The project of decoding the thylacine genome was adopted by the Australian Museum in Sydney back in 1999, but the first successes were achieved only in 2008, when the gene extracted from a pickled cub was able to be made to work in a mouse embryo. The results of this study are published in the public journal Plos ONE. Obviously, this result, which certainly deserves attention, in itself does not give any hope for cloning thylacine, especially since there are no currently existing species that would be close relatives of this extinct beast. Experts in the field of molecular biology and genetics do not see any possibility to restore thylacine from oblivion. Even if we decode the entire genome, it is not clear how certain genes will work. In addition, the egg of a living animal, into which other people's genes will be inserted, is of great importance.

Despite the frankly fantastic nature of the restoration projects in the flesh and blood of extinct animals, in the press, including in the mentioned article in Science, the risks associated with the release of animals obtained by cloning, and those ethical and even legal problems that may arise in this case, are discussed in full, point by point. To the author of this note, such discussions seem absolutely far-fetched and not worthy of attention.

The title of another publication in the same issue of Science is very pretentious – "Fluttering out of the ashes?" (Richard Stone, "Fluttering From the Ashes?”). It is about attempts to restore the wandering pigeon (Ectopistes migratorius). This pigeon, once widespread in the deciduous forests of North America, formed huge breeding colonies and flocks. Birds could not even be shot, but caught with nets. The mass extermination of them simply for meat (and sometimes for fertilizers) led to the fact that in the period from 1800 to 1870 the number of the wandering pigeon was rapidly and steadily declining. By the beginning of the 20th century, birds had disappeared into nature, and in 1914, the last pigeon that lived in captivity died at the Cincinnati Zoo.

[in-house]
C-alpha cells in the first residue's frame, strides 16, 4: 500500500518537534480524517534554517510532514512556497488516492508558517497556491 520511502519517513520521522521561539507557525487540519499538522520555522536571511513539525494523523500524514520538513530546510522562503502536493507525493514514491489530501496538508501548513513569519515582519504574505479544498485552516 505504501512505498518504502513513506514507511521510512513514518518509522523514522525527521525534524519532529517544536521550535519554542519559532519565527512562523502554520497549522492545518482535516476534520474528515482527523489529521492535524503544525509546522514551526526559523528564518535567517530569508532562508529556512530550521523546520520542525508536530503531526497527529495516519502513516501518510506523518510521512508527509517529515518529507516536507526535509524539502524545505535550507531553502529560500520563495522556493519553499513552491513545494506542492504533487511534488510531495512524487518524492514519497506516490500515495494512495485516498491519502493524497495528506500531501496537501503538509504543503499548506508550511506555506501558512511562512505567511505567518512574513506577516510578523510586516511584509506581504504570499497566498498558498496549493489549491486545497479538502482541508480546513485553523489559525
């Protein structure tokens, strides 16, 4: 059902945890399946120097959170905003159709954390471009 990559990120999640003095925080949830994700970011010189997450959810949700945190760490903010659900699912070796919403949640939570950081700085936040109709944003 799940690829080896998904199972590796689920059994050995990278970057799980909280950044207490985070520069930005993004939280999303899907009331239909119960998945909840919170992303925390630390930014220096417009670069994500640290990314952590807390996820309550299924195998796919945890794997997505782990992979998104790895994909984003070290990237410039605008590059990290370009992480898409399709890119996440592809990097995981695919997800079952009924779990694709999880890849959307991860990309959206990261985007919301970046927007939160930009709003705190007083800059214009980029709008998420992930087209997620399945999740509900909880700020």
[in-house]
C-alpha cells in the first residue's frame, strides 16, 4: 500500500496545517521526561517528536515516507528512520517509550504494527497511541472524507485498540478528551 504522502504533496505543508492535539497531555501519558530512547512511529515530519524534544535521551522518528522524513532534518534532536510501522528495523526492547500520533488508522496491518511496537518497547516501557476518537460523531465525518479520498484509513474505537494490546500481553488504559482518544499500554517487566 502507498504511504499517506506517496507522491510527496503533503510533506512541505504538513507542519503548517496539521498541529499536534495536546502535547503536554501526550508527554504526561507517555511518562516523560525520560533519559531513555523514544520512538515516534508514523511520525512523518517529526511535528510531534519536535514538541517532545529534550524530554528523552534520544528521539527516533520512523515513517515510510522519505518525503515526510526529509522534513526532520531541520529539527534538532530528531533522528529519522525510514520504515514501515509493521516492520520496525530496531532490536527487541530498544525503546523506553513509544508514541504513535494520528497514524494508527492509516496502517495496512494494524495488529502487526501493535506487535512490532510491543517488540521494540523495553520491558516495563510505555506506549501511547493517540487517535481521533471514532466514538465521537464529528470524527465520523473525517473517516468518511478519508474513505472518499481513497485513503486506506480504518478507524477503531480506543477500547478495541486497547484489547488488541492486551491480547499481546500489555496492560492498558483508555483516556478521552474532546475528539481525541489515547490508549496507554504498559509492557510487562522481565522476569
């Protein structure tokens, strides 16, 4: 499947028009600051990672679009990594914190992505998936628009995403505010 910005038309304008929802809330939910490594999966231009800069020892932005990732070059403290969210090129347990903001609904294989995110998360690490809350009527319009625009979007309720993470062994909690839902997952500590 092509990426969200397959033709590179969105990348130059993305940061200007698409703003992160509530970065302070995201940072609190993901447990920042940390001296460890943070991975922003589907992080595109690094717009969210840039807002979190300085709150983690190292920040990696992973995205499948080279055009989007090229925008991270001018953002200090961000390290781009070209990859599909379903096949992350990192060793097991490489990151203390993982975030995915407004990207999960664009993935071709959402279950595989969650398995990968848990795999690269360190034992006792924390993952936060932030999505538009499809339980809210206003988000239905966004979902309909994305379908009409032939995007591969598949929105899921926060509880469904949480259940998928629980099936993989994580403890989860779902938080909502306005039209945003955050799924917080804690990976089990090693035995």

A pair of wandering pigeons. A drawing from the Richard Stone article under discussion. Fluttering From the Ashes?Enthusiasts seeking to resurrect the wandering pigeon hope to use the egg of the largest species of American pigeons – the striped-tailed pigeon (Patagiones fasciatus).

Researchers have sequenced about half of the genome using the remains of tissues from stuffed three wandering pigeons, but hope to decode the entire genome soon. The next step will be "genome editing" – the genes of the wandering pigeon will be gradually introduced into the egg cell of the striped-tailed pigeon. The question of whether it will be possible to get a pigeon that looks more like a wandering one than a striped-tailed one remains open. But it is emphasized that in the museums of the world there are about 1.5 thousand stuffed wandering pigeon. Therefore, they say, it is possible to gain the necessary genetic diversity of the restored group of pigeons. The authors further discuss the risks of releasing a group of wandering pigeons into nature – whether it will become an invasive, aggressive species that causes considerable harm, as well as the problem of how to train them to migrate.

These arguments against the background, to put it mildly, of the contrivance of the project and the dubious possibility of obtaining at least one individual seem devoid of special meaning. In addition, as Susan Haig, president of the American Ornithological Society, emphasizes, the best candidates for restoration among birds may be species that have recently become extinct, characterized by a simple mating system, a large clutch size and minimal parental care for chicks. A wandering pigeon does not meet these conditions in any way.

Portal "Eternal youth" http://vechnayamolodost.ru30.04.2013